Human beings are wired for stories.
We relive and express our memories through story. After death, we live on in the stories of our loved ones. We think in stories because they provide a context for facts. When you get the magical alchemy of the living writer sharing the story, there is potential for transformation. Lives can be changed by storytelling.
There is a reason we hear fairy tales as children. They teach us values and morals. It is through story that we learn about our own identity. Neil Gaiman once said,
“Fairy tales do not tell children the dragons exist. Children already know that dragons exist. Fairy tales tell children the dragons can be killed.”
The stories we listen to are the stories that write our lives. If we want to change our lives, it begins with changing the stories we listen to.
Hebrews 11 presents us with the lives of some of the greatest heroes of faith who have ever lived. It is an anthology – a collection of stories. Alongside the expected stories (like Abraham, Moses, Joseph, and David), are the seemingly unheroic ones (like Rahab, Barak, and Gideon).
Still, the great Author saw their value. And He has never set the pen aside.
He continues to write our stories with the same dedication and care that He put into theirs. Join us in this series of articles as we explore the importance of our stories and of the One who continues to write them.
Ephesians 6:16 highlights one of the most important pieces of weaponry a Christian should carry:
”Above all, taking the shield of faith, wherewith ye shall be able to quench all the fiery darts of the wicked.”
When we think of the way the shield was used in battle, one of the most beautiful demonstrations was a Roman tactic. When fighting as a group, a phalanx of soldiers could position their shields so as to form an enclosure around themselves, called a testudo (tortoise).
This is what faith does – when our stories and lives are joined to those who have come before us, we are linked to a heritage that cannot be easily overcome. We are joined with people who currently are a part of the faith but also with every single person who has come before us. When one of us struggles or falls, the others come around that person in their defense.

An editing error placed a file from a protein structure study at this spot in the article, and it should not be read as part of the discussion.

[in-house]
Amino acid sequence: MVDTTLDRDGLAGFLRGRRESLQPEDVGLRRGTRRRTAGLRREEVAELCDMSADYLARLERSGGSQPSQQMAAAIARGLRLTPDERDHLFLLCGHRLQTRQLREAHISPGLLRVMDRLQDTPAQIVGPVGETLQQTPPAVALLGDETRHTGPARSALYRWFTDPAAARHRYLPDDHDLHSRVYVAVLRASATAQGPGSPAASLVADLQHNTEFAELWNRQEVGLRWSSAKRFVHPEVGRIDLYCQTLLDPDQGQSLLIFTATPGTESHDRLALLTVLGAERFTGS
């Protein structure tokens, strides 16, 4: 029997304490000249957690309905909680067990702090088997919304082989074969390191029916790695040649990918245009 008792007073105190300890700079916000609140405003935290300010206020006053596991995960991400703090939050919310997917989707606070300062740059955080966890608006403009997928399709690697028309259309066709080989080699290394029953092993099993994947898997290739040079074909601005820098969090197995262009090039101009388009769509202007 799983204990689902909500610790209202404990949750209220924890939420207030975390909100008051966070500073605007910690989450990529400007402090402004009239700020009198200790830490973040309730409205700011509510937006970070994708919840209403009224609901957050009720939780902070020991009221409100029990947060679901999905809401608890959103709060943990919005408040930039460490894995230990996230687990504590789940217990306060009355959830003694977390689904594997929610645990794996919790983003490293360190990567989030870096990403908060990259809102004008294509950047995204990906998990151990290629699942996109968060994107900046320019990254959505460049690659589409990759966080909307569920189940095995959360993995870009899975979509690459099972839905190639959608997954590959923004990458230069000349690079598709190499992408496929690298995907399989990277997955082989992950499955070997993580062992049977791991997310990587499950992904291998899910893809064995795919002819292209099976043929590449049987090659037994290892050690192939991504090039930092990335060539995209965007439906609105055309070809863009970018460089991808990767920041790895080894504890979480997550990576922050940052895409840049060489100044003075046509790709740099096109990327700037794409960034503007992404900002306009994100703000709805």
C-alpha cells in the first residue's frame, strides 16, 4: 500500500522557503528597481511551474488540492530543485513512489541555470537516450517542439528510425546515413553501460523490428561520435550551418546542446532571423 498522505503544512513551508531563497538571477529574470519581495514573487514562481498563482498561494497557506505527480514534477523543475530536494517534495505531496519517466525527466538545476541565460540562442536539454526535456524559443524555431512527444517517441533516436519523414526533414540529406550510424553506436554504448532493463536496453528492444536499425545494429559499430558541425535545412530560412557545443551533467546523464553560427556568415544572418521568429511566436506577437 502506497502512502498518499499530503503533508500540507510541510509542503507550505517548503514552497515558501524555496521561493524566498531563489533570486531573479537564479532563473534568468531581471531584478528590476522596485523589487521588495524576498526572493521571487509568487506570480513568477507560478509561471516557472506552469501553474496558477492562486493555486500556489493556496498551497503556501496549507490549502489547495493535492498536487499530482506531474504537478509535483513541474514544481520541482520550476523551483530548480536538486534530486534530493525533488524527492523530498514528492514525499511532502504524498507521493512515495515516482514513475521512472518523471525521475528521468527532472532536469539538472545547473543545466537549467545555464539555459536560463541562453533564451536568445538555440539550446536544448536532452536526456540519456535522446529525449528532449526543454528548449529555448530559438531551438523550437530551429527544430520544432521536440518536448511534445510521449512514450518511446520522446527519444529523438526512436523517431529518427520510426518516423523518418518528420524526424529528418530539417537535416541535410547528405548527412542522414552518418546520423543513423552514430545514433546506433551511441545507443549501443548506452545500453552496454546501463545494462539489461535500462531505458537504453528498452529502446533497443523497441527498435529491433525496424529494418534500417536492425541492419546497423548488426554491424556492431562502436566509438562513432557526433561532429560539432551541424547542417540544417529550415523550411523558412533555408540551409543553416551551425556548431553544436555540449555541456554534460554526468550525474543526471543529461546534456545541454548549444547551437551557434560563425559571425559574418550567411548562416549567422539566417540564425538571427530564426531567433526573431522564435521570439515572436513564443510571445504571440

Sometimes we face situations we’ve never faced before. It’s in that moment that the enemy comes in like a flood and we don’t know what to do.
But then a story comes to mind – we remember what Abraham or Moses did in that situation. In these moments, our faith is to be joined to the faith of others. When our one shield combines with others, we position our faith around the body of believers and we can help one another. When someone among us is weak, we can shield them momentarily until they are strong enough to stand again.
Faith is our belief but it is also our identity.
Of all of the things it could be to us, how beautiful it is that faith is our shield.
Jim Robertson finally caught a glimpse of his son, Derek, as he positioned himself at the starting line.
Despite eight surgeries worth of injuries, Derek had qualified for the 1992 Barcelona Olympics as one of the favorites and Jim was so proud.
A shot rang out and Derek ran fiercely, with Jim cheering him on.
Then it happened.
Just after the 250 meter mark, Derek fell to the ground, pain across his face, and watched his chances at gold fade into a cloud of dust. Still, he was determined to finish. Watching the agony that flashed across his son’s face with every broken hop, Jim fought his way through the crowds.
Others saw a defeated athlete but Jim saw a boy in need of his father. Making his way past security, he took his weeping son into his arms and whispered into his ear,
“Look, you don’t need to do this. You can stop now, you haven’t got nothing to prove.”
But Derek was determined and so Jim half-carried him for the remaining 100 meters, pushing away anyone who attempted to deter them.
65,000 onlookers rose to their feet in a standing ovation as father and son crossed the finish line.
Few people can name the man who won the 400 meter race that year but countless people have been inspired by the father who defied an arena’s authorities to wrap his weeping child in his arms, sharing his strength with him, so they could cross the finish line together.
It all started in a garden.
God and humanity walked together in the cool of the evening in beautiful relationship. They spoke and enjoyed an unlikely fellowship – one in which the divine and human entwined.
And then it happened.
Sin entered the world and that sacred bond was severed. But God still reached for His creation, establishing covenants and abiding with them through fire, cloud, and an Ark. Prophets represented God to the people and priests represented the people to God.
Still, the intimacy of Eden was lacking.
But God had a plan both to cleanse sin and to restore the broken relationship. He promised that His Spirit being poured out upon everyone around the world.
For years, humanity’s cry was met with the answer “not yet.” The wait ended on Pentecost Sunday when the Holy Spirit descended from heaven like fire upon the 120 who had obediently waited as Jesus had instructed. They spoke in languages they had never studied, proclaiming the praises of God to immigrants who had flooded the city for the Feast of Pentecost. With that moment a great revival began and the church turned the world upside down.
More importantly, God and humanity could once again enjoy a personal relationship.
Join us on Sunday, June 9, as we celebrate the day that promise was fulfilled – and continues to be fulfilled today.